This talk will represent the official presentation to GIQ of the newly established Quantum Computation Technology (QCT) group at IFAE. I will introduce the group and its primary focus to build a quantum annealer using superconducting qubit technology to run quantum algorithms and perform computation and simulation tasks. Quantum annealing has kept raising interests since its inception. The lack of experimental implementations has limited its exploitation.
In this informal talk, I will show that the weak equivalence principle (WEP) is violated for a quantum particle in a gravitational wave (GW) background. In a freely-falling frame, the expected trajectory of a quantum particle is independent of the GW, but its probability distribution is not. By monitoring the position of the particle, extra mass information can be extracted due to the GW, in violation of the WEP.
Given a general d-dimensional unitary operation for which, apart from the dimension, its description is unknown, is it possible to implement its inverse operation with a universal protocol that works for every unitary? How does the situation change when k uses of unitary operation are allowed? In this paper we show that any universal protocol implementing the inverse of a general unitary with a positive heralded probability requires at least d−1 uses of this unitary.
I will present new results on the problem of estimating the overlap of two arbitrary quantum states in any finite dimension, given any number of copies of each of them. This problem is of wide interest for applications in quantum technologies and our study provides a full characterization of the optimal strategy, as well as several natural (sub-optimal) strategies including the widely used swap-test. I will also review a powerful graphical method based on the recoupling theory of SU(2), which proved very useful for our study.
The issue of optimally estimating parameters associated with quantum channels has been thoroughly studied in various contexts, yielded an enhancement of accuracy using resources such as entangled states. For various qubit channels, using the quantum Fisher information per channel invocation as a measure of the estimation accuracy, optimal estimation protocols and the possible advantages that they might yield are well understood. However, these resulting optimal estimation protocols usually require pure initial states.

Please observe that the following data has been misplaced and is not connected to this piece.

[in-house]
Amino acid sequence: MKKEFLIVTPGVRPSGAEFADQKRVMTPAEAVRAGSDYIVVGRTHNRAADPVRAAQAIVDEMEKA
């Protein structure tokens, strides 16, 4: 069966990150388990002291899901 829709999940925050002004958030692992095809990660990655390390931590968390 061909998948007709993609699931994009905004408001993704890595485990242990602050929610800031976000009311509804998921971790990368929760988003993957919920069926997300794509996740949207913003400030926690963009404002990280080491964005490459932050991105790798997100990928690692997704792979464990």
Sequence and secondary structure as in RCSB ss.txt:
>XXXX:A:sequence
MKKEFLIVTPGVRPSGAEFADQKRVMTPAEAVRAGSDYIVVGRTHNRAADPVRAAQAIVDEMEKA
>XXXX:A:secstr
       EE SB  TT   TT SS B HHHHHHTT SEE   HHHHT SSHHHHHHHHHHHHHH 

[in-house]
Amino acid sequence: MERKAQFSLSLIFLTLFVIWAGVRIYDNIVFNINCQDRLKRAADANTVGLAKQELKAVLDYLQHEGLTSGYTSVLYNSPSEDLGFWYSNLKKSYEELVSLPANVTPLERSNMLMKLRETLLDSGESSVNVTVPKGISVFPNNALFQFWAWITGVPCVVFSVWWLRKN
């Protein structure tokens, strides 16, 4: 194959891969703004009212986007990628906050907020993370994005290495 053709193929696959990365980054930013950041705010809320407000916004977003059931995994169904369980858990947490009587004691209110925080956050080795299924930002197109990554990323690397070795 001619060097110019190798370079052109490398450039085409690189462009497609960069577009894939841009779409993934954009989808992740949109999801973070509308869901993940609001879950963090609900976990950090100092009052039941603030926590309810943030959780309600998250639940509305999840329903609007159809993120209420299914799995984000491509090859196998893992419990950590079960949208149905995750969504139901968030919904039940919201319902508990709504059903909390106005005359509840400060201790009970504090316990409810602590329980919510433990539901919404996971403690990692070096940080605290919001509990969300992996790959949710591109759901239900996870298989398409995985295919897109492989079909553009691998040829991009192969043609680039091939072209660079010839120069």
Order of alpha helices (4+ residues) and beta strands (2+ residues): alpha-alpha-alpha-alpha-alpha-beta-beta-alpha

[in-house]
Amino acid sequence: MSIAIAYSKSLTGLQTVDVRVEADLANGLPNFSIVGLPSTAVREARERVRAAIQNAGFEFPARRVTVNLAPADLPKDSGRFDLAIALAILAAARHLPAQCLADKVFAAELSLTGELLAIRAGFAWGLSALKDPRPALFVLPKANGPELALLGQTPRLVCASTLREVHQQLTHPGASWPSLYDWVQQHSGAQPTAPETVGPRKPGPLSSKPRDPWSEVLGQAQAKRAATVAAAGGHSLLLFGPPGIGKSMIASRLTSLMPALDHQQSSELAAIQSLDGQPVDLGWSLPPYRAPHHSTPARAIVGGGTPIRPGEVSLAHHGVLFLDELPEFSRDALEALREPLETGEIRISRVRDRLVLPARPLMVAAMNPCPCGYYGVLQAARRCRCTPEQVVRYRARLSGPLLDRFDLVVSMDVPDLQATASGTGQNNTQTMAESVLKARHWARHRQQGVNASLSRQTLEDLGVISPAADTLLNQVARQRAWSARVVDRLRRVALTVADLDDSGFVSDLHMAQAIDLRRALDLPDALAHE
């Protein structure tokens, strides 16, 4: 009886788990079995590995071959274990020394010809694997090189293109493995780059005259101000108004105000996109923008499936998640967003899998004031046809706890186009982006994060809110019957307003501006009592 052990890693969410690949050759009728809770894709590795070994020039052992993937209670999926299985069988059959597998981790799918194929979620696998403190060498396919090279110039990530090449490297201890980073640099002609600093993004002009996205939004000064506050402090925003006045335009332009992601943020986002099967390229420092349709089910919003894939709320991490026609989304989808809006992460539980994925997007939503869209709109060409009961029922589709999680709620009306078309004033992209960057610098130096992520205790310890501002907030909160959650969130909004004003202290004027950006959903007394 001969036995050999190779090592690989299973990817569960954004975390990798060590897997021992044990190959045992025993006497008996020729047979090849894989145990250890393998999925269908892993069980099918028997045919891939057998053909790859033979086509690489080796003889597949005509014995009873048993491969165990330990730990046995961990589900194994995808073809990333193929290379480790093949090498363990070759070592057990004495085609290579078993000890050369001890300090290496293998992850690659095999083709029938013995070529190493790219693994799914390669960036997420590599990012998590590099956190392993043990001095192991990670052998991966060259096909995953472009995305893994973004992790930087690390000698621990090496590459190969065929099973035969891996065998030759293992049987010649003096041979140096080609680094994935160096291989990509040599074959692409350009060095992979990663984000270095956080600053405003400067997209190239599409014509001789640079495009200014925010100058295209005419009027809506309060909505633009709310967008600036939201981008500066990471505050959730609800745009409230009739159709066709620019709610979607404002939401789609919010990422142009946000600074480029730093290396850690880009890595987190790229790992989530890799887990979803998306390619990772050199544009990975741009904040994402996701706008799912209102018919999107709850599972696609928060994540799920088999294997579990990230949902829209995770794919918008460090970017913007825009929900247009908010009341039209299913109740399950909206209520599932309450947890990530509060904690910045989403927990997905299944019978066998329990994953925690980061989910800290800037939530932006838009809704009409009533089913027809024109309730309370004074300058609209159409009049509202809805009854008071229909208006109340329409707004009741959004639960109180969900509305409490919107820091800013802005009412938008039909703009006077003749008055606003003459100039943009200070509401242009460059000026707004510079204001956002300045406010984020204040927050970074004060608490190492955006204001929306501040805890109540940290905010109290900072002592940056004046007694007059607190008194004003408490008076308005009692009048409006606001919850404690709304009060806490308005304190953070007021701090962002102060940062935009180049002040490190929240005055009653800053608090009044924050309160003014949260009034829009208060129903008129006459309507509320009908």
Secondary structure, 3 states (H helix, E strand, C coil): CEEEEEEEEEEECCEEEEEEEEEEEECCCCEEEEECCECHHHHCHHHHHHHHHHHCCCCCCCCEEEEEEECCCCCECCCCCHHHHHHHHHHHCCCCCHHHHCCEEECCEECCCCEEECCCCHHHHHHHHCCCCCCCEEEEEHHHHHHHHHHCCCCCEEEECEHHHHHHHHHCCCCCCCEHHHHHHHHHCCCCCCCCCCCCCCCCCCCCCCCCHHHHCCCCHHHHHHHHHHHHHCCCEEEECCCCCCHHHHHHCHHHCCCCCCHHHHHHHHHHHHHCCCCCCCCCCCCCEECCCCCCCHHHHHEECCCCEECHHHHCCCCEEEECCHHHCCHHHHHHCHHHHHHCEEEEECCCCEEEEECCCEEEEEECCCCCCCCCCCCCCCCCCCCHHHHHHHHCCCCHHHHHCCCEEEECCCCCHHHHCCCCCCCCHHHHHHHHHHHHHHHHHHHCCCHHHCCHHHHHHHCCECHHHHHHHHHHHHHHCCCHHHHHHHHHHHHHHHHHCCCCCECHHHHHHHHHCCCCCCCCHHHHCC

A number of noncontextual models exist which reproduce different subsets of quantum theory and admit a no-cloning theorem. Therefore, if one chooses noncontextuality as one's notion of classicality, no-cloning cannot be regarded as a nonclassical phenomenon. However, in the work that I'll present in this talk, we show that the phenomenology of quantum state cloning is indeed nonclassical, but not for the reasons usually given.
One of the fundamental concepts in statistical mechanics is the notion of ergodicity, which is closely related to the lack of memory of a system. In quantum mechanics, it is observed that the interactions redistribute the available
Blockchain technologies are beginning to mature and are triggering great interest both in academic and industrial fields. At the technical level, the Blockchain
incorporates concepts from different areas of knowledge such as computer networks, distributed systems, consensus algorithms, security and cryptography,
programming and game theory to create a state machine equally shared among many entities. In this talk I will start by describing a classical centralized